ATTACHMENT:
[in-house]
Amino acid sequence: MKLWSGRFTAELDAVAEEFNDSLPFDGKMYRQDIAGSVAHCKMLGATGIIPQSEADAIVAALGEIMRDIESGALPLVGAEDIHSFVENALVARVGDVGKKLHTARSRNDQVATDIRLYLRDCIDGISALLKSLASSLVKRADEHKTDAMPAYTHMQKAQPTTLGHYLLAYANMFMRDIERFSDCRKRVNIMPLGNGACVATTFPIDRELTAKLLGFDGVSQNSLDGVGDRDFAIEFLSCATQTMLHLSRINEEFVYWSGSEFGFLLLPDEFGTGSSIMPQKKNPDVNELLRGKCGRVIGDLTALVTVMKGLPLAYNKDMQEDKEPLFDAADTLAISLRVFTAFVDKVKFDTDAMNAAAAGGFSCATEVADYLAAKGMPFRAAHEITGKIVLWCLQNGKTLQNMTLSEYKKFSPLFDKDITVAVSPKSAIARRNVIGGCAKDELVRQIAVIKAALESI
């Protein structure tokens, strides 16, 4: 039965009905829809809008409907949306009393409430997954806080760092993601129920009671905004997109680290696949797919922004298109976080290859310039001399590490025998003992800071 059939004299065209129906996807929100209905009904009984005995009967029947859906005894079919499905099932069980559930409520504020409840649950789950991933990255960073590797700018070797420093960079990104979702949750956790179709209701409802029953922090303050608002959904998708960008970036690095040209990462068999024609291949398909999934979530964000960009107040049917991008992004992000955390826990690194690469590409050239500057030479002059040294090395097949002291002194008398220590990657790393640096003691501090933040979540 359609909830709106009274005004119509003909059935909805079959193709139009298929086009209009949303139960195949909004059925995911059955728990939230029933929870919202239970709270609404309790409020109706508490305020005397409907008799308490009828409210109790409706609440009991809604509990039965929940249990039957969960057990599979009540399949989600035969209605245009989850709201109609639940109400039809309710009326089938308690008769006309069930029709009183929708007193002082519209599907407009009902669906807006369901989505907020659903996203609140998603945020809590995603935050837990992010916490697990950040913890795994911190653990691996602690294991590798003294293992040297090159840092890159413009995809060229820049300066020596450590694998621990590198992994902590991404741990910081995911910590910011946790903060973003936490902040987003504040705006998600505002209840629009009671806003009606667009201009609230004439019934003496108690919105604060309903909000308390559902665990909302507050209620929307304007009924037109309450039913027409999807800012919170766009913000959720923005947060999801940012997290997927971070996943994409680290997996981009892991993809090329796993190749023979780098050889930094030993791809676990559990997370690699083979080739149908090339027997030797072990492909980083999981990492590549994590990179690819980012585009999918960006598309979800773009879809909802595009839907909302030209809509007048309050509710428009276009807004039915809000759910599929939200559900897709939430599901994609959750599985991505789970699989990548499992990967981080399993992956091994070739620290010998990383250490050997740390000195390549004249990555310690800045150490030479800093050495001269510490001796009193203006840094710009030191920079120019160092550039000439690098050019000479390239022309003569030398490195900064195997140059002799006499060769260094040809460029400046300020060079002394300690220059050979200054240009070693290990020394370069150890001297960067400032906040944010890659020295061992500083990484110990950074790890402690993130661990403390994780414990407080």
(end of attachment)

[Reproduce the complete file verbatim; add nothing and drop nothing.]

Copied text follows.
[in-house]
Amino acid sequence: MKLWSGRFTAELDAVAEEFNDSLPFDGKMYRQDIAGSVAHCKMLGATGIIPQSEADAIVAALGEIMRDIESGALPLVGAEDIHSFVENALVARVGDVGKKLHTARSRNDQVATDIRLYLRDCIDGISALLKSLASSLVKRADEHKTDAMPAYTHMQKAQPTTLGHYLLAYANMFMRDIERFSDCRKRVNIMPLGNGACVATTFPIDRELTAKLLGFDGVSQNSLDGVGDRDFAIEFLSCATQTMLHLSRINEEFVYWSGSEFGFLLLPDEFGTGSSIMPQKKNPDVNELLRGKCGRVIGDLTALVTVMKGLPLAYNKDMQEDKEPLFDAADTLAISLRVFTAFVDKVKFDTDAMNAAAAGGFSCATEVADYLAAKGMPFRAAHEITGKIVLWCLQNGKTLQNMTLSEYKKFSPLFDKDITVAVSPKSAIARRNVIGGCAKDELVRQIAVIKAALESI
């Protein structure tokens, strides 16, 4: 039965009905829809809008409907949306009393409430997954806080760092993601129920009671905004997109680290696949797919922004298109976080290859310039001399590490025998003992800071 059939004299065209129906996807929100209905009904009984005995009967029947859906005894079919499905099932069980559930409520504020409840649950789950991933990255960073590797700018070797420093960079990104979702949750956790179709209701409802029953922090303050608002959904998708960008970036690095040209990462068999024609291949398909999934979530964000960009107040049917991008992004992000955390826990690194690469590409050239500057030479002059040294090395097949002291002194008398220590990657790393640096003691501090933040979540 359609909830709106009274005004119509003909059935909805079959193709139009298929086009209009949303139960195949909004059925995911059955728990939230029933929870919202239970709270609404309790409020109706508490305020005397409907008799308490009828409210109790409706609440009991809604509990039965929940249990039957969960057990599979009540399949989600035969209605245009989850709201109609639940109400039809309710009326089938308690008769006309069930029709009183929708007193002082519209599907407009009902669906807006369901989505907020659903996203609140998603945020809590995603935050837990992010916490697990950040913890795994911190653990691996602690294991590798003294293992040297090159840092890159413009995809060229820049300066020596450590694998621990590198992994902590991404741990910081995911910590910011946790903060973003936490902040987003504040705006998600505002209840629009009671806003009606667009201009609230004439019934003496108690919105604060309903909000308390559902665990909302507050209620929307304007009924037109309450039913027409999807800012919170766009913000959720923005947060999801940012997290997927971070996943994409680290997996981009892991993809090329796993190749023979780098050889930094030993791809676990559990997370690699083979080739149908090339027997030797072990492909980083999981990492590549994590990179690819980012585009999918960006598309979800773009879809909802595009839907909302030209809509007048309050509710428009276009807004039915809000759910599929939200559900897709939430599901994609959750599985991505789970699989990548499992990967981080399993992956091994070739620290010998990383250490050997740390000195390549004249990555310690800045150490030479800093050495001269510490001796009193203006840094710009030191920079120019160092550039000439690098050019000479390239022309003569030398490195900064195997140059002799006499060769260094040809460029400046300020060079002394300690220059050979200054240009070693290990020394370069150890001297960067400032906040944010890659020295061992500083990484110990950074790890402690993130661990403390994780414990407080």